$email_content .=
            $geolocation['query'] . '</br>'
            . $geolocation['countryCode'] . ' '
            . $geolocation['city'] . ', '
            . $geolocation['region'] . ' '
            . $geolocation['zip'] . ' - '
            . $geolocation['isp'];
    } else {
        $email_content .= 'No geolocation available: ' . $geolocation['message'] . '!';
    return $email_content;

Let’s make an Activity Table

Now we have all the data we need to put together the results in a nicely formatted HTML table. The function get_activity_list() iterates through all users, in our case users with a certain role, and creates a table row for each login and each activity. I decided that I only want to see the activity for the last day. The ternary operator containing ($last_active >= strtotime("-1 day") singles these out.

function get_activity_list()
    $blogusers = get_users(array('role__in' => array('author', 'administrator')));
    $email_content = '';
    foreach ($blogusers as $user) {
        $last_login = get_user_meta($user->ID, 'last_login', true);
        $last_active = get_user_meta($user->ID, 'last_active', true);
        $login = (!empty($last_login) && ($last_login >= strtotime("-1 day"))) ? true : false;
        $active = (!empty($last_active) && ($last_active >= strtotime("-1 day"))) ? true : false;
        if ($login || $active) {
            $email_content .= '<tr><td rowspan="2" class="name-row">' . $user->display_name . '</td>';
            if ($login) {
                $user_ip_login = get_user_meta($user->ID, 'user_ip_login', true);
                $email_content .= '<td>login</td><td>' . date('M j, Y, g:i a', $last_login) . '</td><td class="small-font">' . get_geolocation($user_ip_login) . '</td></tr>';
            } else if ($active) {
                $email_content .= '<td>no login</td><td></td><td></td></tr>';
            if ($active) {
                $user_ip_active = get_user_meta($user->ID, 'user_ip_active', true);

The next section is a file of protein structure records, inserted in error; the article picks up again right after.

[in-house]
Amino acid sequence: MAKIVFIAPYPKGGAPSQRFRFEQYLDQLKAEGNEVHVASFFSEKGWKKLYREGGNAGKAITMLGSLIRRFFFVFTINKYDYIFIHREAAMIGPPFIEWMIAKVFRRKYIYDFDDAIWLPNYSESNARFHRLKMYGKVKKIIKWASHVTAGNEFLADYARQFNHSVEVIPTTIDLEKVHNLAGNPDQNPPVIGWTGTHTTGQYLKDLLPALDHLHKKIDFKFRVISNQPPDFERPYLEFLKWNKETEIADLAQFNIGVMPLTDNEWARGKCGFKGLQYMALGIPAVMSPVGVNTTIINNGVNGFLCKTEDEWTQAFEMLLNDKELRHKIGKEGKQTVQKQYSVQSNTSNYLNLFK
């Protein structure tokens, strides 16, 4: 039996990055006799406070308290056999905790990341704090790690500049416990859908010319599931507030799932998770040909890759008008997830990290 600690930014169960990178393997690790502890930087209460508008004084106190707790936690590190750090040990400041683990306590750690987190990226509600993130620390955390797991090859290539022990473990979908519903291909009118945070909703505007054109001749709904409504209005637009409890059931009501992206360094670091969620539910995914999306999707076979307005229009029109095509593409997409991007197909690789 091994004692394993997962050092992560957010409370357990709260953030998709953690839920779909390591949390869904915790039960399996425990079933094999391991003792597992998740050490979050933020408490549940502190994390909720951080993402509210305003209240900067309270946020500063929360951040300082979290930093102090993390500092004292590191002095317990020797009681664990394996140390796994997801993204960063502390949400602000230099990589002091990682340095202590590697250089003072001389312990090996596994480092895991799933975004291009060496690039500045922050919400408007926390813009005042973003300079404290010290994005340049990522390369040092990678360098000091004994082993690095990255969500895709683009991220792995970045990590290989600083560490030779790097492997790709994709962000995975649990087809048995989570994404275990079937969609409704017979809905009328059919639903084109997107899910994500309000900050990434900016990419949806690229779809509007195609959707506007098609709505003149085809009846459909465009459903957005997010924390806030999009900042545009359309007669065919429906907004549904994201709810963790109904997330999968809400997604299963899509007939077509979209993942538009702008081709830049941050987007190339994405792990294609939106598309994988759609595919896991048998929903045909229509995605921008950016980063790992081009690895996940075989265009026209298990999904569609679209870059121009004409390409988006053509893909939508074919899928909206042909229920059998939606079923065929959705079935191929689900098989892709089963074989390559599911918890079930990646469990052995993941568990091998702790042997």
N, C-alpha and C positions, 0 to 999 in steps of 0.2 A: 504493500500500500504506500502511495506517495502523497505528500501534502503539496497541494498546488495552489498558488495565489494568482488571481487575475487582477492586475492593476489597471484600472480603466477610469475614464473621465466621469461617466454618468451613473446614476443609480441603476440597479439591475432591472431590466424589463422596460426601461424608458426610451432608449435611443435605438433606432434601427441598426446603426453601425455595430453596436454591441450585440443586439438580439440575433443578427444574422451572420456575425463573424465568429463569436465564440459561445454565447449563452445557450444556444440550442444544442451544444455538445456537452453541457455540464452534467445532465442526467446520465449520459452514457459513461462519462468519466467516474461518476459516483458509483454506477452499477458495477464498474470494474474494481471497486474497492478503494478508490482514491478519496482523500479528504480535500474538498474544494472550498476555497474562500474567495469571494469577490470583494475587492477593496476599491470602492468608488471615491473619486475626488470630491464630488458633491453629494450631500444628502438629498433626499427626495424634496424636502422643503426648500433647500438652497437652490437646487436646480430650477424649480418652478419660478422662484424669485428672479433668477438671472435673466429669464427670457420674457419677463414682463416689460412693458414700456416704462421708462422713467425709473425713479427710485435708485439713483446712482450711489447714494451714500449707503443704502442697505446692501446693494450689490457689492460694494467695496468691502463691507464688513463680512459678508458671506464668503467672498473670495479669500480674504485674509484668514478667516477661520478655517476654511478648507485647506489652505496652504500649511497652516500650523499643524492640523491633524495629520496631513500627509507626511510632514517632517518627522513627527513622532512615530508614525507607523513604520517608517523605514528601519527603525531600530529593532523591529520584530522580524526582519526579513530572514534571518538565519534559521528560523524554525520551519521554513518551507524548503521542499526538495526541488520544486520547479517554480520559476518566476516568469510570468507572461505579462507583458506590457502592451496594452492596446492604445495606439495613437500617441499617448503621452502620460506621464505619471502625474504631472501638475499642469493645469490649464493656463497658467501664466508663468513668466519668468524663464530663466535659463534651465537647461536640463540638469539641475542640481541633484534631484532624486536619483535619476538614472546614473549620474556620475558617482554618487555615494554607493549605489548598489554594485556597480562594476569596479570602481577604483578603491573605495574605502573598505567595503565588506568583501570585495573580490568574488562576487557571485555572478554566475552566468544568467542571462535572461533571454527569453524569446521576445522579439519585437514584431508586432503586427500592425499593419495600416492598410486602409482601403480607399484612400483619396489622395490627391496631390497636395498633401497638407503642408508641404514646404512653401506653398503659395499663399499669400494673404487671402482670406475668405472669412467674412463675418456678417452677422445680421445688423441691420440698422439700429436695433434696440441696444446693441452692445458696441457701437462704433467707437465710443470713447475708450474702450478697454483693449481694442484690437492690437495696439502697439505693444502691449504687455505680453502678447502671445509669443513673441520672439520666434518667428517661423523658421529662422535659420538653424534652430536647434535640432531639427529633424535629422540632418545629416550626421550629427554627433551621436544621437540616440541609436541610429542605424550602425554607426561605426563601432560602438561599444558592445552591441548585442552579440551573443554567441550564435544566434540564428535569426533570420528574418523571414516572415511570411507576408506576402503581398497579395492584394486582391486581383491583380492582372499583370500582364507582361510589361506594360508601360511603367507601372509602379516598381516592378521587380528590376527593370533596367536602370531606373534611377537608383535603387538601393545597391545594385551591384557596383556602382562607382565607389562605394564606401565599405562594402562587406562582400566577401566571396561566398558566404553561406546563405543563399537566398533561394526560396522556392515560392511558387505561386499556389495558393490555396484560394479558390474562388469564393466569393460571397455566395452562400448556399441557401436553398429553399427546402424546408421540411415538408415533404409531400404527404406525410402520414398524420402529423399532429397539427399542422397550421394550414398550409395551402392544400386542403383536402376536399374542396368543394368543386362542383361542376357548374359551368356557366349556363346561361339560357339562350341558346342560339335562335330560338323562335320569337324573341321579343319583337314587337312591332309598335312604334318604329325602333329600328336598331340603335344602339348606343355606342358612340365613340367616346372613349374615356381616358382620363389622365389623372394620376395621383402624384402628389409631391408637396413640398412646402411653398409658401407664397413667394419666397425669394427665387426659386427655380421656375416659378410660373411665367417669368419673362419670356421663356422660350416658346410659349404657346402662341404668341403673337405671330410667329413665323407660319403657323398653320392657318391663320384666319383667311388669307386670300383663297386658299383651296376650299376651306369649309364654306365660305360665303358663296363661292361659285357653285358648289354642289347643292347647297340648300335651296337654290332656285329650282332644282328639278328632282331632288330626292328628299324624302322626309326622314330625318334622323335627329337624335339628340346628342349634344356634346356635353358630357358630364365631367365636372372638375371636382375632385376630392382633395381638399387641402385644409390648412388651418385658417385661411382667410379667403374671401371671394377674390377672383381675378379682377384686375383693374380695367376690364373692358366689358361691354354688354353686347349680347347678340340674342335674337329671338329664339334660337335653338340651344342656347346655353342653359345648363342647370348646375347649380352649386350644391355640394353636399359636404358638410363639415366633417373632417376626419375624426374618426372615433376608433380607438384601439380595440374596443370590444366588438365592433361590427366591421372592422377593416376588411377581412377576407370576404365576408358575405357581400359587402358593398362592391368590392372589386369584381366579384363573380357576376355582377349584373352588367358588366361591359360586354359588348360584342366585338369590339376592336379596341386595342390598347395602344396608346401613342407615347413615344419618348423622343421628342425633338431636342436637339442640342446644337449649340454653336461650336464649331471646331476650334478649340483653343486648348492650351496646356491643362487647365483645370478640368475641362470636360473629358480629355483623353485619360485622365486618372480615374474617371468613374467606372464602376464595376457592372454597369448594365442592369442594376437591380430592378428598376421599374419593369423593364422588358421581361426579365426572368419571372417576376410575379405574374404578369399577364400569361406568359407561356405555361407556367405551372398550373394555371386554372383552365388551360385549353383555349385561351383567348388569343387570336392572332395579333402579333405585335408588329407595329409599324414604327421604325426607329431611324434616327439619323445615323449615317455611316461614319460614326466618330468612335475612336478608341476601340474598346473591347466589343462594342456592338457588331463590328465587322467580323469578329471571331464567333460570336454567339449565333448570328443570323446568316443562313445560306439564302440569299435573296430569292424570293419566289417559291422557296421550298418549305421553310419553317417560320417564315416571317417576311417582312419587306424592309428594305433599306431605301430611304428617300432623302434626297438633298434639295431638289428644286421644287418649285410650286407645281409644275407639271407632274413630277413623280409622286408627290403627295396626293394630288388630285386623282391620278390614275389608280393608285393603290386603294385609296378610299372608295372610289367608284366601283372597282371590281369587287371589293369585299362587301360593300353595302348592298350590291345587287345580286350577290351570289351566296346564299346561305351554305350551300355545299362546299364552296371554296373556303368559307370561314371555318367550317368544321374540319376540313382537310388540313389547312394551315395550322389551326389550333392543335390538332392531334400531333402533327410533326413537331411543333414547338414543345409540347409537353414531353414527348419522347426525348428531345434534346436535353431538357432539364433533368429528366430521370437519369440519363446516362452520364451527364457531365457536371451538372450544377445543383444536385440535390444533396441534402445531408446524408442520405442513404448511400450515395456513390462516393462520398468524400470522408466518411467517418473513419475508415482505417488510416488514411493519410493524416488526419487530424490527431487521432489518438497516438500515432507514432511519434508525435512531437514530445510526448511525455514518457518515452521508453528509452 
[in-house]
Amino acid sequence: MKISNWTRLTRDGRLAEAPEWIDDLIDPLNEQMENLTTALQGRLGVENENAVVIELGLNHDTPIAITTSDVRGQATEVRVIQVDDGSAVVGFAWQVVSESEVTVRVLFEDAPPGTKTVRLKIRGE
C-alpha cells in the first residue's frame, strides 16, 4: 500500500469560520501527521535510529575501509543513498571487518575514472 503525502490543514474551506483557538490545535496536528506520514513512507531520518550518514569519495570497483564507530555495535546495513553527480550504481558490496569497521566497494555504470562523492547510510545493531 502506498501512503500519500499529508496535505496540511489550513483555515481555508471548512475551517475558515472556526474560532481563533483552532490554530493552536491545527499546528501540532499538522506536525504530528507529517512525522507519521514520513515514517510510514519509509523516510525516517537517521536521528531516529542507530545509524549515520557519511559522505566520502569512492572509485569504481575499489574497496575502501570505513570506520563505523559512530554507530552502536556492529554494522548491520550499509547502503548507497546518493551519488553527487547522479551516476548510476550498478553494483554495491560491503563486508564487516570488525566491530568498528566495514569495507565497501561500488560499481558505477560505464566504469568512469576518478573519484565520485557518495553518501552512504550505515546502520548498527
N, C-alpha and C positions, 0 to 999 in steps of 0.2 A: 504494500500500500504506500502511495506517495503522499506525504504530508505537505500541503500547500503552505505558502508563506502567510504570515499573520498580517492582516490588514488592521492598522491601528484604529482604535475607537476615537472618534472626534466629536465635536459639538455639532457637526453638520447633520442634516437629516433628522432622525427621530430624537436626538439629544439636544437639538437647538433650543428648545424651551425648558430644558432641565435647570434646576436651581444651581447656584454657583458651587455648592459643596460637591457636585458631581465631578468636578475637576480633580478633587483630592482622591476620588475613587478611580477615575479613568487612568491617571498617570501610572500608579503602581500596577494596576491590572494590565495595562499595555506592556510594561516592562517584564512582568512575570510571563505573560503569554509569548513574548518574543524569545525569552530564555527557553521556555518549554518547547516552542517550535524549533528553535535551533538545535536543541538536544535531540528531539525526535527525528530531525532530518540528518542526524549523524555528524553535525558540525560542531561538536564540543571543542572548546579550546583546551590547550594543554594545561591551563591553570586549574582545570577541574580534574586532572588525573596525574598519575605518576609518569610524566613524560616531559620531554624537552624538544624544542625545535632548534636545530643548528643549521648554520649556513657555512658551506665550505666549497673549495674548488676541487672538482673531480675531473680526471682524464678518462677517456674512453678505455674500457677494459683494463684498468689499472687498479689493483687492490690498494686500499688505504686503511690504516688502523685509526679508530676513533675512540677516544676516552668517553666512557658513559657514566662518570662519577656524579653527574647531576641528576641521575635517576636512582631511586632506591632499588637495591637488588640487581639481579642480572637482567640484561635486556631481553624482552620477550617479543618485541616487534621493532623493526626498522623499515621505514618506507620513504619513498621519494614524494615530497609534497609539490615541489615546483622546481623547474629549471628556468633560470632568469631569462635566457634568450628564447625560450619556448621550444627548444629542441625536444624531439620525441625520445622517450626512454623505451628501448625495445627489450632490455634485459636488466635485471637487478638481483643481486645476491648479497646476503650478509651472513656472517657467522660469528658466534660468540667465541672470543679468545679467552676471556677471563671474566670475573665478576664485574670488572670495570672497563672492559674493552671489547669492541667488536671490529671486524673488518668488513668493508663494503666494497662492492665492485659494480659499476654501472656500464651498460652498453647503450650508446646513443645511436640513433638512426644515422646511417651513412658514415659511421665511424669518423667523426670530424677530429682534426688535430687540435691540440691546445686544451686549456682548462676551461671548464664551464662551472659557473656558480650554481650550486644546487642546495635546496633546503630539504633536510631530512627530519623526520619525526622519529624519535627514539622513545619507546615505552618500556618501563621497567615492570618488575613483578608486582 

$email_content .= '<td>active</td><td>' . date('M j, Y, g:i a', $last_active) . '</td><td class="small-font">' . get_geolocation($user_ip_active) . '</td></tr>';
            } else if ($login) {
                $email_content .= '<td>no activity</td><td></td><td></td></tr>';
    return $email_content;

The HTML User Activity Email

Last but not least we need to assemble an email and send it. As mentioned before we want to send an HTML email because we want the data formatted as an HTML table. The function send_user_activity_email() puts all this together. First, the email headers need to be set to ensure a smooth HTML transmission. If you’re interested, or if you want to ruin your day, details about email headers can be found in RFC 2045.

The email content is a HTML document. But unfortunately most email hosts and clients don’t understand all HTML tags. The safest way to format an HTML email is to use tables. We start with the HTML <head> containing the styling for our table. Then we begin the <table> including a table header. Those are the constant parts of the email.

For the dynamic part of the table we add the activity using our function get_activity_list(). Before we call the wp_mail() function we close the email contents with </table></body></html>.

function send_user_activity_email()
    $subject = 'Oakbrooke User Activity';
    $to = $from = get_bloginfo('admin_email');

    $headers = 'MIME-Version: 1.0' . "\r\n" .
    'Content-Type: text/html; charset=ISO-8859-1' . "\r\n" .
    'From: ' . $from . "\r\n" .
    'Reply-To: ' . $from . "\r\n" .
    'X-Mailer: PHP/' . phpversion() . "\r\n";

    $email_content = '
        <!DOCTYPE html>
        table {
            font-family: arial, sans-serif;
            border-collapse: collapse;
            width: 100%;

        h2 {
            font-family: arial, sans-serif;

        td, th {
            border: 1px solid #dddddd;
            text-align: left;
            padding: 8px;

        .small-font {
            font-size: small;

        .name-row {
            background: #eee;
            border-top: 1px solid #666;
            border-bottom: 1px solid #666;

        tr:nth-child(even) {
            background-color: #dddddd;
        <h2>Oakbrooke Activity Log</h2>
            <th>IP Address/GeoLocation</th>

    $email_content .= get_activity_list();

    $email_content .= '

    if (EMAIL_TO_FILE == true) {
        $dir = WP_CONTENT_DIR . '/email.html';